[Advaita-l] meaning of paramam

Vidyasankar Sundaresan svidyasankar at hotmail.com
Sun May 27 08:19:08 CDT 2012

Dear Guy,
To the excellent references and comments made by Sri Subhanu Saxena, let me add
just the following comments.

1. The mahAnArAyaNopanishad anuvAka in question, plus the two anuvAka-s immediately
prior to it and after it, is meant as a praise (stuti) of nyAsa (renunciation), after leading one
step-wise through satya, tapas, etc.
2. There is a very good reason, internal to the text, why a commentator would want to use
the word tapas with respect to all the things identified sequentially as "paramam". In each
case, you have the wording "tasmAt ... ... paramam vadanti", but at the end, with nyAsa, 
the text says, "tasmAn nyAsa eshAM tapasAm ...". It is an indication within the upanishad
itself, that each is meant as tapas, which leads the commentator to explain accordingly.
3. Therefore, the heavily implied meaning for the word parama is "means of liberation",
especially as the culmination is in the attainment of brahman (brahmaNo mahimAnam
4. That said, a translation is not necessarily a commentary/explanation, and you may want
to abide by accepted norms of being as close to a literal choice of words as possible. May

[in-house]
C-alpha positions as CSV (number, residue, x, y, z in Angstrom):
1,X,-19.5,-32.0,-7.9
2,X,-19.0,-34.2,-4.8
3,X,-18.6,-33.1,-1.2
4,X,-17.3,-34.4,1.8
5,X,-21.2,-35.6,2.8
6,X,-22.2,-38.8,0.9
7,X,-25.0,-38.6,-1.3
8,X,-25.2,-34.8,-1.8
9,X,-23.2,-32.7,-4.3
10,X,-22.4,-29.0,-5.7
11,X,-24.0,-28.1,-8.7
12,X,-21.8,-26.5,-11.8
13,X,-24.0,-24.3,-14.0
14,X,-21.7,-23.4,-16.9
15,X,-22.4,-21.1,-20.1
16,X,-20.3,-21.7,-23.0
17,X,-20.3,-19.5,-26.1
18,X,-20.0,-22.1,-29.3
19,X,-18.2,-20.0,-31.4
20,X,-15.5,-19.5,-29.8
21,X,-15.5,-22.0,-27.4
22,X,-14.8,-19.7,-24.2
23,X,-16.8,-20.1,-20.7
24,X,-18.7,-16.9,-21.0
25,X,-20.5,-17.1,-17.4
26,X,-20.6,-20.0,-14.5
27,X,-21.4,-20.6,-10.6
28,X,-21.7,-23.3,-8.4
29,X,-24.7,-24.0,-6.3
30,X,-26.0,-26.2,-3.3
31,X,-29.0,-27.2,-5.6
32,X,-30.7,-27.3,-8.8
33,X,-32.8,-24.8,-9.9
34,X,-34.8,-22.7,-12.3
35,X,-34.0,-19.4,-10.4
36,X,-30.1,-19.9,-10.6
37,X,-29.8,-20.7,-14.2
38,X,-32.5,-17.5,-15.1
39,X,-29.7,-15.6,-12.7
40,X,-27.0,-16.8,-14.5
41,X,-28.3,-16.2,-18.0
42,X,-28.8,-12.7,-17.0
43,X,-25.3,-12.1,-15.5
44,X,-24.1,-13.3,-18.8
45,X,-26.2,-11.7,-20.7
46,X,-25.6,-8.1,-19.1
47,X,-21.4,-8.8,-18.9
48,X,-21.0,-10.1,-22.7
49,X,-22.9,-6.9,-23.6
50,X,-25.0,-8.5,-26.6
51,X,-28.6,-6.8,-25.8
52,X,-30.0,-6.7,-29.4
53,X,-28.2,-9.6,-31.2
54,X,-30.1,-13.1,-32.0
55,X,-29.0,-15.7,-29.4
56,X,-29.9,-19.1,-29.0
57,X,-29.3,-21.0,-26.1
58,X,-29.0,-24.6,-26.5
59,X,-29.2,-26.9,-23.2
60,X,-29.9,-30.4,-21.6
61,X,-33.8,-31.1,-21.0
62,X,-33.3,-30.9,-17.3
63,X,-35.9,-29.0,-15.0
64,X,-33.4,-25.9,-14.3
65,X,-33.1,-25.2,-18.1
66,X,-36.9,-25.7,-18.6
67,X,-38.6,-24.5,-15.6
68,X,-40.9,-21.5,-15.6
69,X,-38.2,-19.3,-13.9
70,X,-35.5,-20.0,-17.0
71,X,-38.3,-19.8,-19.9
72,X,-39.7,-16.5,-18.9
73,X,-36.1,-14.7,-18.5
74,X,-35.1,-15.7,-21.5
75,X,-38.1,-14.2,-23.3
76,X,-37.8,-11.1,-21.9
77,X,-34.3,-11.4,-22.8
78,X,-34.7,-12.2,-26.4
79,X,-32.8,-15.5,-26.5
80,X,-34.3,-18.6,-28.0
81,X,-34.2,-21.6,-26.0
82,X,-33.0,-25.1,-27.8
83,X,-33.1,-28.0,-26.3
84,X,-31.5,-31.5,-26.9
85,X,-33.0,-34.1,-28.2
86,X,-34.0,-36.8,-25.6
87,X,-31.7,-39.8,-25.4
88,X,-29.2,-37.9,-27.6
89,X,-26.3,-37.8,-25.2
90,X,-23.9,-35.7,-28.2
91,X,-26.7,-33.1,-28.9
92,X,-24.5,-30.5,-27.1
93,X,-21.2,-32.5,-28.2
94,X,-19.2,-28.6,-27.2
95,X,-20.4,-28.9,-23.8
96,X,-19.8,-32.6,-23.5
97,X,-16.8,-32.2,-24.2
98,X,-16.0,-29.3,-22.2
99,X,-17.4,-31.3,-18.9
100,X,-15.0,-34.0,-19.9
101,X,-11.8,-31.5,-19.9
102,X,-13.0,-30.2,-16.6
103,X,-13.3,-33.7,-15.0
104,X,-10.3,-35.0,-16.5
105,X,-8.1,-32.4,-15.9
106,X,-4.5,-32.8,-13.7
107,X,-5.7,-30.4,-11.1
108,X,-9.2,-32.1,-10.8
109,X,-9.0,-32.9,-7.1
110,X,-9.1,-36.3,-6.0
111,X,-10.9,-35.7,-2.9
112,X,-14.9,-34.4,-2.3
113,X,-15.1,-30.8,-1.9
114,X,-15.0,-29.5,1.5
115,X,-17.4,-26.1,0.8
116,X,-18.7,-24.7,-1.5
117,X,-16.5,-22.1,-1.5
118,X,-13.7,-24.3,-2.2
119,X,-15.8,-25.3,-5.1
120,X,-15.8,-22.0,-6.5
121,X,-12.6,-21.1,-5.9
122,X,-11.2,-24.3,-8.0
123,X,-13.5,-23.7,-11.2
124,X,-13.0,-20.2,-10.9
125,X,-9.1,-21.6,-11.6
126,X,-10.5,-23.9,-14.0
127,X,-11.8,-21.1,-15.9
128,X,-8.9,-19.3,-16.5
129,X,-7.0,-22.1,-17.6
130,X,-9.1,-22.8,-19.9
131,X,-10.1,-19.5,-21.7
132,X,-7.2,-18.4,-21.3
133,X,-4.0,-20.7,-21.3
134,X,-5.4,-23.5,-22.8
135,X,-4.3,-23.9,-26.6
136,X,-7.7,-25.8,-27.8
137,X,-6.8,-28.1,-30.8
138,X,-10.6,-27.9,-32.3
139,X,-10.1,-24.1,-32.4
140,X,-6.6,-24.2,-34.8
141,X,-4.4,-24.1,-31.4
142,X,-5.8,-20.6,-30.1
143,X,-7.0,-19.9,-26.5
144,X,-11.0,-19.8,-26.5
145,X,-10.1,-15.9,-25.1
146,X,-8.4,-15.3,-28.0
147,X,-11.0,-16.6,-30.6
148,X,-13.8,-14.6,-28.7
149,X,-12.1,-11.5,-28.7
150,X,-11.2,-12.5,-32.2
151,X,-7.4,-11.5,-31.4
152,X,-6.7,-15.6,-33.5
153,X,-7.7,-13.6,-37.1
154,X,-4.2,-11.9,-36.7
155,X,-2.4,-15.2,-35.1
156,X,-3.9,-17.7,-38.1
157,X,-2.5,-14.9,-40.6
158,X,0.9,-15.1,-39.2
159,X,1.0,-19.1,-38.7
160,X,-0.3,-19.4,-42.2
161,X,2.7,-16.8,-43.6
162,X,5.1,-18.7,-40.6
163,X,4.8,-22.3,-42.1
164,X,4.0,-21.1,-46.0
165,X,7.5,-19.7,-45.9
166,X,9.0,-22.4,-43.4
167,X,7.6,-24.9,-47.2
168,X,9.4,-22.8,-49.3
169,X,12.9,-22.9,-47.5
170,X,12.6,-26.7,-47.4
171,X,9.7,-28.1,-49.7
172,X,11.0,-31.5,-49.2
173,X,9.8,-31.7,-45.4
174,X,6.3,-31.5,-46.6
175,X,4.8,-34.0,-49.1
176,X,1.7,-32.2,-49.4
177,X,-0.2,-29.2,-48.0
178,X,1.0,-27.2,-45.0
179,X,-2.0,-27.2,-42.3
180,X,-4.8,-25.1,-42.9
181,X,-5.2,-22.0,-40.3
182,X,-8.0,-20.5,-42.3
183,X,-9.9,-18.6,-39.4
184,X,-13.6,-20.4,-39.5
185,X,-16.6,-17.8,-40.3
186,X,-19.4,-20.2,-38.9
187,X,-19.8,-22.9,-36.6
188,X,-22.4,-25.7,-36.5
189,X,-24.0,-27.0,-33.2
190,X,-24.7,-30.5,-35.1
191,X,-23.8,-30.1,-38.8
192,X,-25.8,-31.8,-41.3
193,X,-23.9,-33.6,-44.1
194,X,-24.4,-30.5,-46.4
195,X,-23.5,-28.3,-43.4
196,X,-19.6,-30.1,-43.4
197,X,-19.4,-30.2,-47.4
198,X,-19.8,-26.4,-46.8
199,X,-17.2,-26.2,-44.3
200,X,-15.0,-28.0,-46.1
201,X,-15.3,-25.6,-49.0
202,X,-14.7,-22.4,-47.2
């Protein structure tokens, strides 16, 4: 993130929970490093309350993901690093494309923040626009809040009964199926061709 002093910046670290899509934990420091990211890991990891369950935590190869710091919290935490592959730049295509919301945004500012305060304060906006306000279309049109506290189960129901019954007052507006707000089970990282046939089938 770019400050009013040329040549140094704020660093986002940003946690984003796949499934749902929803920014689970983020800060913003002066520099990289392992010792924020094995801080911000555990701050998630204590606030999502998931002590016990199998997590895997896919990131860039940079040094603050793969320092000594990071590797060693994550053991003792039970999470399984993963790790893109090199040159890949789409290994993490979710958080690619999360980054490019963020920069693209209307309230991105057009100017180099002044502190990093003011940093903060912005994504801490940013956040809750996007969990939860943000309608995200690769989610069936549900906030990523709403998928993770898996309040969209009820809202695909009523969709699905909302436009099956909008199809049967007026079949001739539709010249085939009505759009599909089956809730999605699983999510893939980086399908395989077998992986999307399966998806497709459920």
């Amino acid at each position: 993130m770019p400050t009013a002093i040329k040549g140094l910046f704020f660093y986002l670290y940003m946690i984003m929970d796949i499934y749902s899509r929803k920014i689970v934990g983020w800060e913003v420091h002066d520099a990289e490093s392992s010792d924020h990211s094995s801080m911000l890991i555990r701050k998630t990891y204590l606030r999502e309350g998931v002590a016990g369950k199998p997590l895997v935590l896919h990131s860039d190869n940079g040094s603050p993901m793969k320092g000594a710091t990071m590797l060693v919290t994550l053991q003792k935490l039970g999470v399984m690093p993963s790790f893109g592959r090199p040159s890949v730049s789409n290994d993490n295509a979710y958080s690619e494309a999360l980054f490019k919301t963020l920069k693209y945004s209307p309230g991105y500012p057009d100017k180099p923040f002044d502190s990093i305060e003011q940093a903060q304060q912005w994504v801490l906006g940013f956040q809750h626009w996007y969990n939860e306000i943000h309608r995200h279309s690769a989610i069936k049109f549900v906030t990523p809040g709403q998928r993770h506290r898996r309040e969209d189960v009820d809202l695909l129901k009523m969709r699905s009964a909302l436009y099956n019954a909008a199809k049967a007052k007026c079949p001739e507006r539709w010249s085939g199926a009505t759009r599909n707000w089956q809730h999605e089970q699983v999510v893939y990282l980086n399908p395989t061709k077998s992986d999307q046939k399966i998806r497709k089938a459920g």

I suggest the words superior/best (their French equivalents) with respect to parama here?
That will allow the use of a footnote to mention that the upanishad is not interested in a
mere hierarchy of entities but its intent is to point to the best means of liberation. This will
also allow you to refer to the other translations you have cited here.
> From: werlings.guy at wanadoo.fr
> To: advaita-l at lists.advaita-vedanta.org
> Date: Sat, 26 May 2012 18:18:51 +0200
> Subject: [Advaita-l] meaning of paramam
> | mitrAni |
> | namo namaH |
> I wish to express all my thanks to the list member who have been kind enough
> to answer my query as to the possible implied meaning of "paramam". However,
> having been an "authorized translator" in a part of my previous business
> life, I feel very reluctant to interpolate in a translation words that do
> not appear in the original text. "Traduttore, traditore" as they say in
> italian.
> By the way, which would be the exact, explicit and accurate Sanskrit wording
> for "means of liberation"? Could it be mokSArtha or mokSopAya?
> |dhanyavAdaH|
> |vandanAni|
> Guy
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